Makati to Cubao via Edsa in 5 minutes? Travel at 180 kph
MANILA, Philippines — When President Rodrigo Duterte vowed on Saturday to make travel time from Makati to Cubao in southern Quezon City only 5 minutes, how will he carry out his plan?
“Surprise! He has something up his sleeve,” said presidential spokesperson Salvador Panelo in a press briefing in Malacañang on Monday.
It could be one hell of a ride, though. A vehicle can get to Edsa corner Aurora Boulevard from Edsa corner Ayala Avenue, a distance of 15 kilometers, in five minutes if it is traveling at 180 kph.
Panelo said it was possible that the President was planning something to make good on his promise over the weekend to ease traffic along the heavily congested Edsa.
“Otherwise, why would he say that it will only be a five-minute travel?” Panelo said.
Task force CubMa
An interagency task force has been created to turn the President’s promise into reality, according to an official of the Metropolitan Manila Development Authority (MMDA).
Bong Nebrija, MMDA Edsa traffic czar, announced the formation of “Task Force CubMa” over dzMM radio station on Monday.
Under the group, the MMDA will be joined by the Philippine National Police-Highway Patrol Group, Land Transportation Office, Land Transportation Franchising and Regulatory Board and Interagency Council for Traffic in managing traffic flow and apprehending violators on the busiest highway in the metropolis.
The Department of Public Works and Highways will implement “engineering interventions” to give way to repair works along Edsa on weekends.
“You don’t have to worry about traffic. Cubao and Makati will be about five minutes na lang,” the President told Pastor Apollo Quiboloy on the latter’s television program on Saturday.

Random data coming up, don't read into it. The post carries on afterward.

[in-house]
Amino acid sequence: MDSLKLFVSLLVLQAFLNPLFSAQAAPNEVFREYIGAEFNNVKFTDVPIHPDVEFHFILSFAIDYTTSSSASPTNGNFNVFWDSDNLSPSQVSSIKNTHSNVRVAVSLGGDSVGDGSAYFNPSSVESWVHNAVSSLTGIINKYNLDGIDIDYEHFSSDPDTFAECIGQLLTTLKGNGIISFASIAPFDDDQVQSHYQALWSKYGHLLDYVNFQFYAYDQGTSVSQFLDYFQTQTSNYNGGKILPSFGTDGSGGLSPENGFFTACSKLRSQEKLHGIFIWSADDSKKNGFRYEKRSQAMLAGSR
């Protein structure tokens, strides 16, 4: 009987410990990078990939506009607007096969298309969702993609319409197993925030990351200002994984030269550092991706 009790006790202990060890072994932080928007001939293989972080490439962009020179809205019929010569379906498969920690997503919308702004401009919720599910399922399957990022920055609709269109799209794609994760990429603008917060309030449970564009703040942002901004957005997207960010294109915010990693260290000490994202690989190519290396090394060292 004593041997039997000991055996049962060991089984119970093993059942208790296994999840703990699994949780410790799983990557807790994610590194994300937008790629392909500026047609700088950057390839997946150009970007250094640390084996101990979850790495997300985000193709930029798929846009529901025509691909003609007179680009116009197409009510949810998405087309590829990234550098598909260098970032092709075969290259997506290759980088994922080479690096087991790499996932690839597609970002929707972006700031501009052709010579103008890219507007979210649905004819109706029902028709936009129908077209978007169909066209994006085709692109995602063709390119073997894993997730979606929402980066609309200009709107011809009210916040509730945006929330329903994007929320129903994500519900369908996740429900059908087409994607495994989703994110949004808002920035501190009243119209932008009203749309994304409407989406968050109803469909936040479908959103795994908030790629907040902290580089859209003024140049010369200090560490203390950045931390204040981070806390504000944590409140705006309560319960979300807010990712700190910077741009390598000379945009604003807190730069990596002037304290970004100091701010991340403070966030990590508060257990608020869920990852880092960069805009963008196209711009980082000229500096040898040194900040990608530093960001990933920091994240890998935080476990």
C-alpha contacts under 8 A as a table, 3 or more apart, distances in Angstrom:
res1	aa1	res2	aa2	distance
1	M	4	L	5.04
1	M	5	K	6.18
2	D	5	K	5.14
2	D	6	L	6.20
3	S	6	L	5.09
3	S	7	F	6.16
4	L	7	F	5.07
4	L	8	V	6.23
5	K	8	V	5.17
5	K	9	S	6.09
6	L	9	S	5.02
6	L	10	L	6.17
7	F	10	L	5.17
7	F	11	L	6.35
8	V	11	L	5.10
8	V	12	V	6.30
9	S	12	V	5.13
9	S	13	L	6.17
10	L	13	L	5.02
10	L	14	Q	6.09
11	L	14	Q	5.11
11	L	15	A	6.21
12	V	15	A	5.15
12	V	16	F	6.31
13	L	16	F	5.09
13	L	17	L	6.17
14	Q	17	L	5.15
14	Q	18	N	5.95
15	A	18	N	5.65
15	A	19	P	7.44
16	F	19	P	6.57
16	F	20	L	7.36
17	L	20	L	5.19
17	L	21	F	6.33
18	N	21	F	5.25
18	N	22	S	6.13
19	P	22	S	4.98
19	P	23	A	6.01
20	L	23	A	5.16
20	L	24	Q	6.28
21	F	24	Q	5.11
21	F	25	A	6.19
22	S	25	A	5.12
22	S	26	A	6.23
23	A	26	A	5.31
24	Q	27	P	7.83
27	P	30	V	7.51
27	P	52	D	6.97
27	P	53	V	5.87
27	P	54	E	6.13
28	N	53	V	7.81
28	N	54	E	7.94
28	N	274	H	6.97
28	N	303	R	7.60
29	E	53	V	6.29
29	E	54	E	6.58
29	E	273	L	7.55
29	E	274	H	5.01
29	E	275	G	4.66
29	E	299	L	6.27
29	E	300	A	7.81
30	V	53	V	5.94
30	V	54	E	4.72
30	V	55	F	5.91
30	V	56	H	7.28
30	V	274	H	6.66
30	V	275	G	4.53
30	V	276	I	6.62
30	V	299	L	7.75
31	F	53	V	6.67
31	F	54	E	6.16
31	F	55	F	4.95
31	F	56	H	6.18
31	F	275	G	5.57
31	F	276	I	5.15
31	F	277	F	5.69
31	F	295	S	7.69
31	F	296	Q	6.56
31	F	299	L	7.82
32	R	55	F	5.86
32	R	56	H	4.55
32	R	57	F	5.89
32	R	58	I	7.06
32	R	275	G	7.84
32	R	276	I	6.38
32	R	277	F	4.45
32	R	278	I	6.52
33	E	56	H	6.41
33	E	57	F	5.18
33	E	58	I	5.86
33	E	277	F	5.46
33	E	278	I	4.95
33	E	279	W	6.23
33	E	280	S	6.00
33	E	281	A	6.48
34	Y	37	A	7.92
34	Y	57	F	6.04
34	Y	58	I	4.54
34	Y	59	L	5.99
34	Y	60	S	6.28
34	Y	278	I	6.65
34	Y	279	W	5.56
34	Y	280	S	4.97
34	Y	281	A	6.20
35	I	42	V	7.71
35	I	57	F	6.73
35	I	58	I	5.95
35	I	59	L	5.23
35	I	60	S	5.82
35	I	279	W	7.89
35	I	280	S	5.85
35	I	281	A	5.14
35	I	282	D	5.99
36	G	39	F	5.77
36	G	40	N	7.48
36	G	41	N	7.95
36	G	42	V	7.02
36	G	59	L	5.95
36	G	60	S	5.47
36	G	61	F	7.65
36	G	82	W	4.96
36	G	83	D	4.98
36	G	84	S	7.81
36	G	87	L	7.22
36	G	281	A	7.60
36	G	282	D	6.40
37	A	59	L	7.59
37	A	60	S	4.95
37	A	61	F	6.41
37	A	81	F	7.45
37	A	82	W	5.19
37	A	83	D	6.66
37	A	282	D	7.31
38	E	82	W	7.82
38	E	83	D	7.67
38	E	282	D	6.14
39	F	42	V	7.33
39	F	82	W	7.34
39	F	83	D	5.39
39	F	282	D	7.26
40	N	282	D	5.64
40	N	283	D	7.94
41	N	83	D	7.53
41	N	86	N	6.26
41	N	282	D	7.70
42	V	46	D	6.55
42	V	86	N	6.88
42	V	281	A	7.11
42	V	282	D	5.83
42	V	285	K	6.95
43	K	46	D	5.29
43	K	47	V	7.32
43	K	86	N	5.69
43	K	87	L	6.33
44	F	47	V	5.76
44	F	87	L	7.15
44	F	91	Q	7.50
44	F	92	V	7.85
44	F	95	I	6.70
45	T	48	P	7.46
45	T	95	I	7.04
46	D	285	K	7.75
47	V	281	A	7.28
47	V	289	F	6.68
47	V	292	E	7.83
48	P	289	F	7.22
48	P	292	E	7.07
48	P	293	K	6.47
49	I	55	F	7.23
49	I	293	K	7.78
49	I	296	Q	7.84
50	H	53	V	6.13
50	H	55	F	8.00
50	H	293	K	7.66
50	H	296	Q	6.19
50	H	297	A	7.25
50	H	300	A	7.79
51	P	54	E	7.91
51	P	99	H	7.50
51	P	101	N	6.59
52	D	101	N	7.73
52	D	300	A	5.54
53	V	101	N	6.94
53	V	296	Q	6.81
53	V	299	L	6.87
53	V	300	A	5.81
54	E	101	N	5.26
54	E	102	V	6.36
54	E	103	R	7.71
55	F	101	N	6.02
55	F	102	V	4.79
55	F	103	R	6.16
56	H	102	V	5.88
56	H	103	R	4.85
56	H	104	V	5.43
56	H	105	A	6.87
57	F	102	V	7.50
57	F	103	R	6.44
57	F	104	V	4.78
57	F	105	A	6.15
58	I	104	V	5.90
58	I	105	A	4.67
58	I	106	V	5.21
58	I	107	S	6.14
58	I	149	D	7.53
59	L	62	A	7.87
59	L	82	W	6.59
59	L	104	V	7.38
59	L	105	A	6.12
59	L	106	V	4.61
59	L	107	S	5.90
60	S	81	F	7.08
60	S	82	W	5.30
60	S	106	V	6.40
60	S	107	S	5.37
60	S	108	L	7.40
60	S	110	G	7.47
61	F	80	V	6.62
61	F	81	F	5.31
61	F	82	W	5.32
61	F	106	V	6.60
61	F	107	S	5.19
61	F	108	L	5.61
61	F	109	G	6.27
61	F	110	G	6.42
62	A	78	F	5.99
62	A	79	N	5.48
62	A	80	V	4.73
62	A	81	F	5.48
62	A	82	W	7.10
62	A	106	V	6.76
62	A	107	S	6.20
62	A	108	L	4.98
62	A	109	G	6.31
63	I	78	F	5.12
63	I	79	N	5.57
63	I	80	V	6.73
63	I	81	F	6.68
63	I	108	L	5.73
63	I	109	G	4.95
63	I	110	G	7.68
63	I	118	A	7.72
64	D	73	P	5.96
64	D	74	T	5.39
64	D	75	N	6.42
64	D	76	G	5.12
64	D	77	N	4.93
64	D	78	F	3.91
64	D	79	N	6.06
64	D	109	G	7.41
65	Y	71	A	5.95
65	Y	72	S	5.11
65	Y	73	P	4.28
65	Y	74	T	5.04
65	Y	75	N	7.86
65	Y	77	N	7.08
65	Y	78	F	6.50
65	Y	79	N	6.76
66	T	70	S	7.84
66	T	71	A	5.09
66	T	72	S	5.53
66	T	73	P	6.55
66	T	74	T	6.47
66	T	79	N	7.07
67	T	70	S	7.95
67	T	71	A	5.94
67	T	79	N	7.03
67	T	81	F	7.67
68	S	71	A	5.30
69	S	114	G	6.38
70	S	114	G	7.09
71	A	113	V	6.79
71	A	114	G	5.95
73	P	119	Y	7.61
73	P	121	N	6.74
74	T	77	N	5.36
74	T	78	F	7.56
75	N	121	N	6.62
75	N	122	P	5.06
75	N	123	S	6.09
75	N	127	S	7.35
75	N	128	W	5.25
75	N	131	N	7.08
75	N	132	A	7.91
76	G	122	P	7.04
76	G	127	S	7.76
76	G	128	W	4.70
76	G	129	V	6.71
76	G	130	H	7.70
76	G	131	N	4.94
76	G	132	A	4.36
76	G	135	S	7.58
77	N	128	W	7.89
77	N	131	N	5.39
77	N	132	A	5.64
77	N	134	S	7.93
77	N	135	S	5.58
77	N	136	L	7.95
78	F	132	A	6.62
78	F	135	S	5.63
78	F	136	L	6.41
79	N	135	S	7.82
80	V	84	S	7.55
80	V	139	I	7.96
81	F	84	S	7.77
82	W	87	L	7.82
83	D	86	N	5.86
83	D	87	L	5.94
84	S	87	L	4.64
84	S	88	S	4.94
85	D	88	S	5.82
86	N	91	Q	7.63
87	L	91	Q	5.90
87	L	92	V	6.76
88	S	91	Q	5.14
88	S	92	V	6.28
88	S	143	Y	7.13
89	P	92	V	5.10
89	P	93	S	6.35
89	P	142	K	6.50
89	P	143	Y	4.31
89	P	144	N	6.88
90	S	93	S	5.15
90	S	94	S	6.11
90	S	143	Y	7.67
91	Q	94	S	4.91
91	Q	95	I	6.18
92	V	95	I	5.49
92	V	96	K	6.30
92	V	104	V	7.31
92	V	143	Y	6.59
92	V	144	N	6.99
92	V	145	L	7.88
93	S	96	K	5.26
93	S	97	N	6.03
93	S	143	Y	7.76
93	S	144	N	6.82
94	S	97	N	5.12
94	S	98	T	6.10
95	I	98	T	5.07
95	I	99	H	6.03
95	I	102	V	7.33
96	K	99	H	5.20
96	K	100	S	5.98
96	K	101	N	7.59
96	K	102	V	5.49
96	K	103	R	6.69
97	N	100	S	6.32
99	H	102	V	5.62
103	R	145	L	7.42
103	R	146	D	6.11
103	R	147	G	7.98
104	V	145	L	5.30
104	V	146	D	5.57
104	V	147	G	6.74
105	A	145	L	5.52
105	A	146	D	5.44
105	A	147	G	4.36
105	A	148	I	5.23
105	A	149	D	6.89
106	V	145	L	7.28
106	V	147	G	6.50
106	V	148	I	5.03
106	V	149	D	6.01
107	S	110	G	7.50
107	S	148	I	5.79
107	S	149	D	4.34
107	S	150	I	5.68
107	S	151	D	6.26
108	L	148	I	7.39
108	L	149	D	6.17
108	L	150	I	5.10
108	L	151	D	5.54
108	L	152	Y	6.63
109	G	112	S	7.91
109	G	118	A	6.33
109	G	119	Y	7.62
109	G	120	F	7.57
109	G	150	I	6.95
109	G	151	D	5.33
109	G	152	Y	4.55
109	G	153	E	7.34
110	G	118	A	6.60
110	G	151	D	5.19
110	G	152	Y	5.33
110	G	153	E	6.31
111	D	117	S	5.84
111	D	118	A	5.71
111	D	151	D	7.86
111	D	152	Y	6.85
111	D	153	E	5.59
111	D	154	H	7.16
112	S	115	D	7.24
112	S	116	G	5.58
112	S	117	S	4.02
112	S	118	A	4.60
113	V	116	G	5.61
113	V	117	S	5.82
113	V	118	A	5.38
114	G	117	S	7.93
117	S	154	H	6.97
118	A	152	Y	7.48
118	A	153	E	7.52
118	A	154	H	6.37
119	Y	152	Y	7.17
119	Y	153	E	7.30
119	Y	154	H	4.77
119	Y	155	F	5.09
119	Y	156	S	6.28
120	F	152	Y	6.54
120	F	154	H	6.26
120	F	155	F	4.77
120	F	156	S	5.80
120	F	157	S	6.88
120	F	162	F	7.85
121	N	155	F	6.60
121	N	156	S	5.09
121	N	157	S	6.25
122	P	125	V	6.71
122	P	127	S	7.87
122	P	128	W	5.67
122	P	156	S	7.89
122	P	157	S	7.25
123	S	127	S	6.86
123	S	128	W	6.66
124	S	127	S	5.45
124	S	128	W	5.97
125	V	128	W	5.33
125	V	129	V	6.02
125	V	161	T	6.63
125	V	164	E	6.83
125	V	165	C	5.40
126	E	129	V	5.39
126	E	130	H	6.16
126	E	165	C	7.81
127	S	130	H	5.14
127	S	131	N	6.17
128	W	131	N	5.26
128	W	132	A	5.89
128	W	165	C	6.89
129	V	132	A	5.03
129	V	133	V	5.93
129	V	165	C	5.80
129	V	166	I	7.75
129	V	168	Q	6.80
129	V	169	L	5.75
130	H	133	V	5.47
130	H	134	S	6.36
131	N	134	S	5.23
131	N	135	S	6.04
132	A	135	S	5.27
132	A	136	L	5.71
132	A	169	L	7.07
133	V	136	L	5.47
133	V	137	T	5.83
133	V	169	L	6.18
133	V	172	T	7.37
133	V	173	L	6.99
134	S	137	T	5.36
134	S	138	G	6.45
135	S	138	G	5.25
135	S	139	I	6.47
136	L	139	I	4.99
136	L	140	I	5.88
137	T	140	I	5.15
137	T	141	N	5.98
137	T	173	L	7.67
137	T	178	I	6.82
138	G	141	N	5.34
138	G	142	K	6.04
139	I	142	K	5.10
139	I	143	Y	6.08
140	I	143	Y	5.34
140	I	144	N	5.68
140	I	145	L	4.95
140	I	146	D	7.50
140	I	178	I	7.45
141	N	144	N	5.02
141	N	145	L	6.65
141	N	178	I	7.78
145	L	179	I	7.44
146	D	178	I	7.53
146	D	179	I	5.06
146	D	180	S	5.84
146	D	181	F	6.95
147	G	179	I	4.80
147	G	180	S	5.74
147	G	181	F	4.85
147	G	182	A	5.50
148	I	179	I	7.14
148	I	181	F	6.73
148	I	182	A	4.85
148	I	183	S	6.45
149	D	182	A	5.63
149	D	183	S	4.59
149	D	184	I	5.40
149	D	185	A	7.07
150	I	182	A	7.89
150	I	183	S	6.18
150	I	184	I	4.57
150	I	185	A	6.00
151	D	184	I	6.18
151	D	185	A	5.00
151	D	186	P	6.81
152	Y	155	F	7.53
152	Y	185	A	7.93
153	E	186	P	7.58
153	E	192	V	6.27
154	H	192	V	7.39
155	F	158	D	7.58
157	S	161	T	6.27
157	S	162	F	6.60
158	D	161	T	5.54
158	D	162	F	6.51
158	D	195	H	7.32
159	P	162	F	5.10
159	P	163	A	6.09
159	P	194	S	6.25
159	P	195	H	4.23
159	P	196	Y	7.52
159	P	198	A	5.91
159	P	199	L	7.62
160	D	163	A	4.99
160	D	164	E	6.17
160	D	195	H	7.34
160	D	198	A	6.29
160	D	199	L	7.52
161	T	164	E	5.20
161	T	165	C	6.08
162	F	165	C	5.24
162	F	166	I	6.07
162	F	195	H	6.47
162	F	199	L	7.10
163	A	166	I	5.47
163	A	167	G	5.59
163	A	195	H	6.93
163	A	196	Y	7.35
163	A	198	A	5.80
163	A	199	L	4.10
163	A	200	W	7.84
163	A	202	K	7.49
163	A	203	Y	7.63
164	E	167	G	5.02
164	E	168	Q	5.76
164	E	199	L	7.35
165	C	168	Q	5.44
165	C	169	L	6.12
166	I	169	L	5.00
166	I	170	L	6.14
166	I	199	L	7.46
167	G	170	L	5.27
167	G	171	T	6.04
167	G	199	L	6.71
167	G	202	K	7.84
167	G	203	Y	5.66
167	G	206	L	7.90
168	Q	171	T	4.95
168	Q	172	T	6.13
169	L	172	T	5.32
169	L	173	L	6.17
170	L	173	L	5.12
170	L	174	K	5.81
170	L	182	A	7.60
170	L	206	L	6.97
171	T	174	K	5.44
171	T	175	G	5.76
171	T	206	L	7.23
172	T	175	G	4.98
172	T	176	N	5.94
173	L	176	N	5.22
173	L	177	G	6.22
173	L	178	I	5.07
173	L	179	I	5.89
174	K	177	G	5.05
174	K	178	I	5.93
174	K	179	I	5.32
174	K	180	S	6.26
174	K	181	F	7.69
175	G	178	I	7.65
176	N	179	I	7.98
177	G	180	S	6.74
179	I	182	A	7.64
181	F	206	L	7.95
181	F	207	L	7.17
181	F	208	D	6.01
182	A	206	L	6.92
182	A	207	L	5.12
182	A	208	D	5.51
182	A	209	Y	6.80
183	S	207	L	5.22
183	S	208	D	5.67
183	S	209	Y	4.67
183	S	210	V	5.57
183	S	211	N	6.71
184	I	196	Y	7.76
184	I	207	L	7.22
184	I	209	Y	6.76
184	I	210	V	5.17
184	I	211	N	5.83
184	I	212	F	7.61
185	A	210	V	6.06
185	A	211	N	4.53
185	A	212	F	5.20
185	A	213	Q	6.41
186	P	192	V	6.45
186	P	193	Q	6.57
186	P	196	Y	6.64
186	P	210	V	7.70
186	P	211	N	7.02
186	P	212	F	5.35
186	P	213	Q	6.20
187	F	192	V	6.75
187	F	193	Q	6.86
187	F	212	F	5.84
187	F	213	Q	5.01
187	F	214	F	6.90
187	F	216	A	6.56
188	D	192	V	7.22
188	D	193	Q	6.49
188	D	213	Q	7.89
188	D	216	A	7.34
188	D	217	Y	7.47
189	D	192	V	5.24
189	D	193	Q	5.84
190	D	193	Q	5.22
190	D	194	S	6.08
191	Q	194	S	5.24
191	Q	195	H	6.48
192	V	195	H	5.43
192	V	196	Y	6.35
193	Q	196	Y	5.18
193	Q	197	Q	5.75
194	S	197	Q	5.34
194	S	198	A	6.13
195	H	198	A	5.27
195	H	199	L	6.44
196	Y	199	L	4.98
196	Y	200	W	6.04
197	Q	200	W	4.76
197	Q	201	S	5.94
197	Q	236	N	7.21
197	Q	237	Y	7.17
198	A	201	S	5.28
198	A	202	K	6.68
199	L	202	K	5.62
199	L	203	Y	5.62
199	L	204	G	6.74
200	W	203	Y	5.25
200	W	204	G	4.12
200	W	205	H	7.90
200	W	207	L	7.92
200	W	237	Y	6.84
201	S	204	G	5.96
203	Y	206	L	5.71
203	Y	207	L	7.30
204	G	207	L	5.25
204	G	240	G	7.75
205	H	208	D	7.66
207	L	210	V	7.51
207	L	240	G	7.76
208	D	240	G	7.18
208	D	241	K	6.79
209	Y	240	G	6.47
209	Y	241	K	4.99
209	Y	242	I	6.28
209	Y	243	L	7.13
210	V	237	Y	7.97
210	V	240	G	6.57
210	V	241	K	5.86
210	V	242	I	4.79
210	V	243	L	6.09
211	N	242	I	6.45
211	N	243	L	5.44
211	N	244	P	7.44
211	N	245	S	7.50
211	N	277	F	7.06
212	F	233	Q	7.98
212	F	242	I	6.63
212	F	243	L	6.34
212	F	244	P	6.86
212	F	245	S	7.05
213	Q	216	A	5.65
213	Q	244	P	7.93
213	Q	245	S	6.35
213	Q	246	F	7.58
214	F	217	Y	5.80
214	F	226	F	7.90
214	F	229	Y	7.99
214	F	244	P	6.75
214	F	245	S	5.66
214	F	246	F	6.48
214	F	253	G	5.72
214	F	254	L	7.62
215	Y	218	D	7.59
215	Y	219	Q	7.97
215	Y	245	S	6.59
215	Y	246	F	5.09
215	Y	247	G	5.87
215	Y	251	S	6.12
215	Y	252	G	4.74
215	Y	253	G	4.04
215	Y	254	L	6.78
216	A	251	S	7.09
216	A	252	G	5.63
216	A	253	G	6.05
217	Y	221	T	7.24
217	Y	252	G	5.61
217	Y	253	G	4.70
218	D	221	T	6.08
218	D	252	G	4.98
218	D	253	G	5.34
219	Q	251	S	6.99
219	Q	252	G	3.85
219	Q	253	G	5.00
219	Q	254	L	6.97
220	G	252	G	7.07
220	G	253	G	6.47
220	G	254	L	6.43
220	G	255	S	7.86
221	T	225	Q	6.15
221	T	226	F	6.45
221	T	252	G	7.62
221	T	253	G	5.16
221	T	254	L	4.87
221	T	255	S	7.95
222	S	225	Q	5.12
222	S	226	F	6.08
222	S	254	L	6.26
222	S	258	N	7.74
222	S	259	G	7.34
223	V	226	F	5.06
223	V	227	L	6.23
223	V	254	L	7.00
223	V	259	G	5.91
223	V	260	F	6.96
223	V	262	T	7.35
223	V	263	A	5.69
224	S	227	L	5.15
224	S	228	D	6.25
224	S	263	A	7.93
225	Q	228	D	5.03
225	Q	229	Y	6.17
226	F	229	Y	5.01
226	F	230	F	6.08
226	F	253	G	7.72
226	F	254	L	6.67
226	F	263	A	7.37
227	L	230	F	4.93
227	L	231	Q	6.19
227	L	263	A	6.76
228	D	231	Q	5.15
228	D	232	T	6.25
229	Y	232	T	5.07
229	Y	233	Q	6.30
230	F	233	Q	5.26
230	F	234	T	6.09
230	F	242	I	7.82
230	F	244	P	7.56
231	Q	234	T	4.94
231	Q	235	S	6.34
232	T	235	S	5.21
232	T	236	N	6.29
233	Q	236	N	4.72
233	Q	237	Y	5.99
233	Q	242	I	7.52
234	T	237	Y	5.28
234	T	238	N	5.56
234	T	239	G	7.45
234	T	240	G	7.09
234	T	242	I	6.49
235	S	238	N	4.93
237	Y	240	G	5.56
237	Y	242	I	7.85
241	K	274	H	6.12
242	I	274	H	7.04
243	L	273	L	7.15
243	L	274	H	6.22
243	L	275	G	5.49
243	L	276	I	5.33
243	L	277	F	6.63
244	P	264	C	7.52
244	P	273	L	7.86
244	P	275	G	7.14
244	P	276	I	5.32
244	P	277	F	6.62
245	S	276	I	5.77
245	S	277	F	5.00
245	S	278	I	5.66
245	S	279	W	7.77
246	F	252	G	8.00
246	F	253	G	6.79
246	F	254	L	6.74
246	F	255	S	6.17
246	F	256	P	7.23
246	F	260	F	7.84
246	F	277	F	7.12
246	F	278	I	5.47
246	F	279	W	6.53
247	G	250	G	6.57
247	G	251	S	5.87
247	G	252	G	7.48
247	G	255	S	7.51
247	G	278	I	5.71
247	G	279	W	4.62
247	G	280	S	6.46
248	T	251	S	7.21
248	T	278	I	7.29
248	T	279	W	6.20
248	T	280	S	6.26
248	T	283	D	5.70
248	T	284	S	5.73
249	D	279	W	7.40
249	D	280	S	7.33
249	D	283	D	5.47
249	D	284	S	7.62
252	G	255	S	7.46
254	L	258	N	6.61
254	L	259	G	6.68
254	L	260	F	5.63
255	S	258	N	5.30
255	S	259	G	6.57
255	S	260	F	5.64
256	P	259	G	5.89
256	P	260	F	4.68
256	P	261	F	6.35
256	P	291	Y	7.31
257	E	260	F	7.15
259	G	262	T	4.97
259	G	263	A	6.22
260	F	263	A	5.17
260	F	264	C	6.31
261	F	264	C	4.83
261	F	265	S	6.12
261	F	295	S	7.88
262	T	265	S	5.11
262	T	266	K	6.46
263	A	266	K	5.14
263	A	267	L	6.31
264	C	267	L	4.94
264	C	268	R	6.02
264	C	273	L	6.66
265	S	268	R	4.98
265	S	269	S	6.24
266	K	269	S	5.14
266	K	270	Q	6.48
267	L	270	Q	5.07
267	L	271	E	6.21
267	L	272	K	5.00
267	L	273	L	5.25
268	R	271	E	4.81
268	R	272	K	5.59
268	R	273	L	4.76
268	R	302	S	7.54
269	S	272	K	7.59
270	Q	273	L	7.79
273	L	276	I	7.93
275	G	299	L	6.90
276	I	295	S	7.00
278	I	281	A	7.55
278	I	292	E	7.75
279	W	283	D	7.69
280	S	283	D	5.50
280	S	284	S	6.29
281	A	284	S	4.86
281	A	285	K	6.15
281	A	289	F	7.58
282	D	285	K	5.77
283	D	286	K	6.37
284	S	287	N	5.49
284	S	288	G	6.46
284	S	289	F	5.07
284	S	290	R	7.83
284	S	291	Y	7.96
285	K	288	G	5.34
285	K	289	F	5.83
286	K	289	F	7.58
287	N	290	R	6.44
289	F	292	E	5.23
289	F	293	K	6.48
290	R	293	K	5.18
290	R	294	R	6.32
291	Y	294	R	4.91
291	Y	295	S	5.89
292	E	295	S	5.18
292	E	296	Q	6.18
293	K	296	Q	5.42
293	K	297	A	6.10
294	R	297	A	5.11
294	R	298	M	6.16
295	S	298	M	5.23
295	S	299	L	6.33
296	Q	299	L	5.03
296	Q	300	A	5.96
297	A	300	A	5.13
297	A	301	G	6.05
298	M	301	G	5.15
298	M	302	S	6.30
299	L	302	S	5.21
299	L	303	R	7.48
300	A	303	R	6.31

The vehicle speed needed to get to Cubao from Makati is way above the 100-kph limit along the Skyway and the 60-kph limit on major roads in Metro Manila.
At present, travel time to and from the two ends on average will take around 30 minutes and up to more than an hour during rush hours, further worsened by rains, accidents or mall sales.
“You just wait… Ayaw kong mag-ano, but things will improve… God willing. December smooth sailing na,” the President said.
Nebrija said the President’s pronouncement should be heeded. “Now we have a goal, whether it’s attainable or not.”
The MMDA official was moved by the “excitement, confidence and certainty” exuded by the President’s words that his plan will work out.
“We are already seeing the light at the end of the tunnel,” he said.
Ban on provincial buses
For it to succeed, he said, the MMDA must implement existing traffic policies, including the heavily criticized plan to ban provincial buses and their terminals from Edsa, as well as to change the point-to-point route of UV Express commuter vans.
At least three petitions have been filed asking the Supreme Court to stop the implementation of the ban on provincial buses, which was approved in March by the Metro Manila Council, the policymaking arm of the MMDA composed of the 17 mayors of the metro.
Nebrija said the policy was set to be implemented in June but could be stalled by legal setbacks.
“We are preparing as planned. When we get the guidelines and served it to the mayors, and there is no legal basis to stop us, then we will proceed,” he stressed.
He also asked the public to cooperate with the government in easing the traffic woes.
“Everybody should be on board, not just the government agencies but also the people. Discipline is a very important factor,” he said.
Solving the gridlock in Metro Manila, particularly on Edsa, is among the promises made by the President since he assumed office. He acknowledged it as his one and only unfulfilled promise in a speech in February.
His allies have prodded Congress to give him emergency powers to expedite infrastructure spending.
Panelo said it was up to Congress to decide on the President’s request to solve Metro Manila’s terrible traffic jams.
The President earlier rejected being given the powers after being told that this may lead to corruption.
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